Schmookler, J. 1954. “The Level of Inventive Activity.” The Review of Economics and Statistics 36 (2):183-190.

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Downloaded from: http://www.enterprisesurveys.org/documents/Intellectual_Property_Rights_India.pdf [Accessed on May 5, 2010] Watal, J. 2001. Intellectual Property Rights in the WTO and Developing Countries. New Delhi: Oxford University Press Varsakelis, N.C. 2001. “The Impact of Patent Protection, Economy Openness, and National Culture on R&D Investment: a CrossCounty Empirical Investigation.” Research Policy 30 (7): 1059-1068.

Zimmerman, K.F. 1987. “Trade and Dynamic Efficiency. ” Kyklos 40: 73-87.

Conference papers © Knowledge Globalization Institute, Pune, India, 2012


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Tirupur and Las Vegas have only one thing in common; both cities are dependent on a single factor to keep their economies alive. Just think if gambling is banned in Las Vegas, the city will die; similarly in Tirupur, if fabric dyeing is banned the city will die, its entire economy revolves around the knitwear industry. Fabric dyeing is the intrinsic part of any knitwear industry. Tirupur’s knitwear industry needs to be fully functional to keep the cluster running smoothly to keep maintain the economy of the town.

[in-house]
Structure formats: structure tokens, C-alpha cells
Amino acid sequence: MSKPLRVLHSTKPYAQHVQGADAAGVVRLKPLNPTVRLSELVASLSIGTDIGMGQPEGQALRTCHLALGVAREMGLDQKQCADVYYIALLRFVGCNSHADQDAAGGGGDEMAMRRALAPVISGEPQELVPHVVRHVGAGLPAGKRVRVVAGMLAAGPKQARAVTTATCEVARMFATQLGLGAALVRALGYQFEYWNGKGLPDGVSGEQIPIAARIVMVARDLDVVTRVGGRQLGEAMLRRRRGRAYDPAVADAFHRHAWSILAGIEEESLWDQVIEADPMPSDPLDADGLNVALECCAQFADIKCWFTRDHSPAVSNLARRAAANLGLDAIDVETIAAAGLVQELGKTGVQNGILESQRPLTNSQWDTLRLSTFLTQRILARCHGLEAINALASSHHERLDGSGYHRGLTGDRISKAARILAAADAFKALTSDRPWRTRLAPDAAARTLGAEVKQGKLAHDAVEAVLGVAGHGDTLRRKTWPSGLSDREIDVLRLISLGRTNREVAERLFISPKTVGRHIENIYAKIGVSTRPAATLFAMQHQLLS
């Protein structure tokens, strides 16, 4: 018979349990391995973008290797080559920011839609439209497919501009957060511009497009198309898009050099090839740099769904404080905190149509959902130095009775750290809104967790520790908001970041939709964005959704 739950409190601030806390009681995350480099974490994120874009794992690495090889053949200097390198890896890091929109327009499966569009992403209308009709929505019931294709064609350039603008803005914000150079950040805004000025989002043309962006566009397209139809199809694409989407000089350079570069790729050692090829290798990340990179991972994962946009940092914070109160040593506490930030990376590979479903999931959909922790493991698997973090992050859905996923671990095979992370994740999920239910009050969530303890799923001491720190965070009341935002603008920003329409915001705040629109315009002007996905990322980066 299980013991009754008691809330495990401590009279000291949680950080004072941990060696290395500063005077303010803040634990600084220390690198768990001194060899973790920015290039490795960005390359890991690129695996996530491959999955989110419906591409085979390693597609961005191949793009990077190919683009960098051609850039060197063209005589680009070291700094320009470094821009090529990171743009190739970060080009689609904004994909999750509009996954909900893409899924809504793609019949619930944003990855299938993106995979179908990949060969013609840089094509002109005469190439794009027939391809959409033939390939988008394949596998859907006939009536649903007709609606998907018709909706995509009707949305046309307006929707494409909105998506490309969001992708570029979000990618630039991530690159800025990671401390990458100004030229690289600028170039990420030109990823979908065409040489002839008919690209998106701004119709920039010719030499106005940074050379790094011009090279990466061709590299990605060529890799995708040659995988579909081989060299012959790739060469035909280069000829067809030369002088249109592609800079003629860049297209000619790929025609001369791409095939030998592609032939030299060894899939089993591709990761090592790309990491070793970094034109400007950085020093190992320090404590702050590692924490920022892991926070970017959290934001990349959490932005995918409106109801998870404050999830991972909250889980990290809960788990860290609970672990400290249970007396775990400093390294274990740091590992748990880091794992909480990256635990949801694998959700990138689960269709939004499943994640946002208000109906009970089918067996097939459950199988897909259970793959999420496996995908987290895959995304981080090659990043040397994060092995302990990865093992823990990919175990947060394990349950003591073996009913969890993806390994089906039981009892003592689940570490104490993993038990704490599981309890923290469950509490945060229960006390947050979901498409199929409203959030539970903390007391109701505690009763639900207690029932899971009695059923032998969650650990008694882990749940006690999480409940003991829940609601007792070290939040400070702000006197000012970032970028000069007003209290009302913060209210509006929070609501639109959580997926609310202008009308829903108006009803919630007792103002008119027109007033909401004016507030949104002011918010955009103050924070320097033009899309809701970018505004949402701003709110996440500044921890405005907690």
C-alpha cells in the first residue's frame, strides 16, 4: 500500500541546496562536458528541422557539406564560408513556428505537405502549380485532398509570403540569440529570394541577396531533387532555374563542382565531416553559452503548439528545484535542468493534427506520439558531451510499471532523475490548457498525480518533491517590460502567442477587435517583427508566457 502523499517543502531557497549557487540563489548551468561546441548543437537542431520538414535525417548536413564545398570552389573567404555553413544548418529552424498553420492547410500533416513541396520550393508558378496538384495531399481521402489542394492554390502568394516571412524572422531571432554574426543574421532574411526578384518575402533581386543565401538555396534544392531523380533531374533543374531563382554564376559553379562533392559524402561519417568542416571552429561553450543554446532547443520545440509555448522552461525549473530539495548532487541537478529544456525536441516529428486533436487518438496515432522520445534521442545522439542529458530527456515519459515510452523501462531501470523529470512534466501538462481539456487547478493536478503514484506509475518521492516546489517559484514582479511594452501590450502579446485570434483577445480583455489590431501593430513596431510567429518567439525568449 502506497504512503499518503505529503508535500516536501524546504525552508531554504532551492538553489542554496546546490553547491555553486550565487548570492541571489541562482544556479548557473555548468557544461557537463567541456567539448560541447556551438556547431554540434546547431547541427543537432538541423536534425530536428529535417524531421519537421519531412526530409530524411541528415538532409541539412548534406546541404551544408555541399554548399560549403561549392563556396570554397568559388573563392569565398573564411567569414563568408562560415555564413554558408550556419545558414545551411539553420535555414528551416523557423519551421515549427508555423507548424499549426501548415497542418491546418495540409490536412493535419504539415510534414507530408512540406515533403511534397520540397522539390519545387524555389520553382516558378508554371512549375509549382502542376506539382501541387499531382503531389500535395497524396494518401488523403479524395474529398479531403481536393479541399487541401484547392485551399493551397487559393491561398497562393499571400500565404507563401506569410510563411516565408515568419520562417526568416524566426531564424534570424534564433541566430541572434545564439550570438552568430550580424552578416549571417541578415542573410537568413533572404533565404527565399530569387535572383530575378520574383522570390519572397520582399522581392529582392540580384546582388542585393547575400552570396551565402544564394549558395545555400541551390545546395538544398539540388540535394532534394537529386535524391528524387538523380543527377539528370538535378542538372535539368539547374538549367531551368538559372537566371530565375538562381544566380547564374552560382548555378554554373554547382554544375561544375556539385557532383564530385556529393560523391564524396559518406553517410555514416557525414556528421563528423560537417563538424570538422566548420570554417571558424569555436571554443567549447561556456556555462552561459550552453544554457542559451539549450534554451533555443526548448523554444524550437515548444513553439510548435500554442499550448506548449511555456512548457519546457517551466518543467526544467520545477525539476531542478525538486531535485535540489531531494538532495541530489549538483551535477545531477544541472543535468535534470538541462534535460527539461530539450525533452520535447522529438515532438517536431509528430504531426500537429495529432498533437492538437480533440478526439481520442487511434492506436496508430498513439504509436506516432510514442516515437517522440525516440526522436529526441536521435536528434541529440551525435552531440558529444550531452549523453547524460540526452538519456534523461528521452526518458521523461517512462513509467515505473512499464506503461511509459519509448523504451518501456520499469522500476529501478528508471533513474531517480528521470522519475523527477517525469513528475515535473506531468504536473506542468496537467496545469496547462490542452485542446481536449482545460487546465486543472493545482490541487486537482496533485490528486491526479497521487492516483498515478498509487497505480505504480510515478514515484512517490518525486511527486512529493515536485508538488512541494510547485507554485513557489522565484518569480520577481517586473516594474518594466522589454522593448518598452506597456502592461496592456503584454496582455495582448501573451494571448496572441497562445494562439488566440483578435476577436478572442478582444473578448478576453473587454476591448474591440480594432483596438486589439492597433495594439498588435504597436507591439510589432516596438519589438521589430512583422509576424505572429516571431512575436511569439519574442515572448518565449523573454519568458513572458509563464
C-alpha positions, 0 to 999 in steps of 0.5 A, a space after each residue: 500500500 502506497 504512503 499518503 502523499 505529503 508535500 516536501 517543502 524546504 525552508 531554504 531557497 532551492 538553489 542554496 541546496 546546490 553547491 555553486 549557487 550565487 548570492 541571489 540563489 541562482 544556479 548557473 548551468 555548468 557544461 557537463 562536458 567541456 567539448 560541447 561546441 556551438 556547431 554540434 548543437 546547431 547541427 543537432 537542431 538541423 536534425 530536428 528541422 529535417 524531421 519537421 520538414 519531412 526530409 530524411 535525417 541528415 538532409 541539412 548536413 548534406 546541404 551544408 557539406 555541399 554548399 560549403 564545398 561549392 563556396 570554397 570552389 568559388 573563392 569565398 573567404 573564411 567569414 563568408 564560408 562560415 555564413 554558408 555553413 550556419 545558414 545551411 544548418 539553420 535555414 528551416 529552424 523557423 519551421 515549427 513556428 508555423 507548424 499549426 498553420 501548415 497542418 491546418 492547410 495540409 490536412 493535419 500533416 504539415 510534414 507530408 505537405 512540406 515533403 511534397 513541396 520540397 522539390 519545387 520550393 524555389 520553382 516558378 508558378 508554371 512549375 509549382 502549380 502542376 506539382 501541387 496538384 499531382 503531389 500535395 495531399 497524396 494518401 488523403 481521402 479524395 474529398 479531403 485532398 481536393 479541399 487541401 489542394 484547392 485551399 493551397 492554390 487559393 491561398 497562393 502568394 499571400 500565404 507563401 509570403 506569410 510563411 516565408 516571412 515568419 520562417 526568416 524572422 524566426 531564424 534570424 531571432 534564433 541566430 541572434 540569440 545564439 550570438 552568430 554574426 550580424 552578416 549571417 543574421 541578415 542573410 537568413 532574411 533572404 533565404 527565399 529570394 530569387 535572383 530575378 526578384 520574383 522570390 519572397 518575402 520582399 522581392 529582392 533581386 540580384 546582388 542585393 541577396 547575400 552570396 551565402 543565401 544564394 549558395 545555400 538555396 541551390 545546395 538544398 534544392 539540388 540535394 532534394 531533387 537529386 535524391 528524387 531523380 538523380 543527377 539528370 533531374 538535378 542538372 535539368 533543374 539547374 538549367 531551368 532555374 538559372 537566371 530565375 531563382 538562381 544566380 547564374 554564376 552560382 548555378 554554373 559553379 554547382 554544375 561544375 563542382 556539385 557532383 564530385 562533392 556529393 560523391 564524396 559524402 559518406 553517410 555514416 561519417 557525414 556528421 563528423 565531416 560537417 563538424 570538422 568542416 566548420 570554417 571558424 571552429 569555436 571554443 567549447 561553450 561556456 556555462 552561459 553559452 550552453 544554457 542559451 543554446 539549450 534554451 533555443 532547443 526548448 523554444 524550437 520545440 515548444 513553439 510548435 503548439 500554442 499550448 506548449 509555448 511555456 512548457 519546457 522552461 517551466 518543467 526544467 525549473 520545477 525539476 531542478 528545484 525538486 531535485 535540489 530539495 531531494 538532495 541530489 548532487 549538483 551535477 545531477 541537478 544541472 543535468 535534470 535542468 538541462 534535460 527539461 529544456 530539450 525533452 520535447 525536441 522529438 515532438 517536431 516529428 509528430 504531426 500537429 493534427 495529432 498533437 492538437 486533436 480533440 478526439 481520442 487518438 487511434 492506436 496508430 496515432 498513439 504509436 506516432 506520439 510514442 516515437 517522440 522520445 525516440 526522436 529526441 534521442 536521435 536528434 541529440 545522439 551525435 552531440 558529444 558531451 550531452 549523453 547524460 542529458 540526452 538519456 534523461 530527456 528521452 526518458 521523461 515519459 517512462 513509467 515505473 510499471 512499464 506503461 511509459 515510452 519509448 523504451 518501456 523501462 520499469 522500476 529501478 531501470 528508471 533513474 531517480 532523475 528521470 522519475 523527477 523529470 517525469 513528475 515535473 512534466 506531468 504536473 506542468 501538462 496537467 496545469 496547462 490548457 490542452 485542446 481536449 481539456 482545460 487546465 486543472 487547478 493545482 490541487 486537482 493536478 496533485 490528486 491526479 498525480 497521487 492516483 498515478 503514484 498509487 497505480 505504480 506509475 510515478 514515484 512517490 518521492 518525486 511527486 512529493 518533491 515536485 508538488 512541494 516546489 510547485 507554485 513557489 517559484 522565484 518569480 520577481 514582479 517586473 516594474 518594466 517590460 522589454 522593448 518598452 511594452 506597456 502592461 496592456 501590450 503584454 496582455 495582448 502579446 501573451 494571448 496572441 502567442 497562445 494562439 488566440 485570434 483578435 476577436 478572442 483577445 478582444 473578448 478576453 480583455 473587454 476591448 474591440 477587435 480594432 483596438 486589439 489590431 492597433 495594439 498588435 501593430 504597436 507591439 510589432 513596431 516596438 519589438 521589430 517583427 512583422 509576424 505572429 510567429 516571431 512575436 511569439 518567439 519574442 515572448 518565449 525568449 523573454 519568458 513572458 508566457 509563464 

The Madras High Court in February 2011 ordered closure of all dyeing and bleaching units in Tirupur cluster not conforming to the zero discharge norms of the TNPCB (Tamil Nadu State Pollution Control Board). This crucial decision has a long back ground of nearly 20 years of negotiations, parleys, petitions, allegations, decisions and requests by the industry to give more time to come up with workable solutions.

Business Line’s article rightly points out “At stake is not only the future of the hosiery industry with export and domestic sales turnover of about Rs. 16,000 crores, but also the livelihood of about 5 lakh workers employed in various related industries in Tirupur.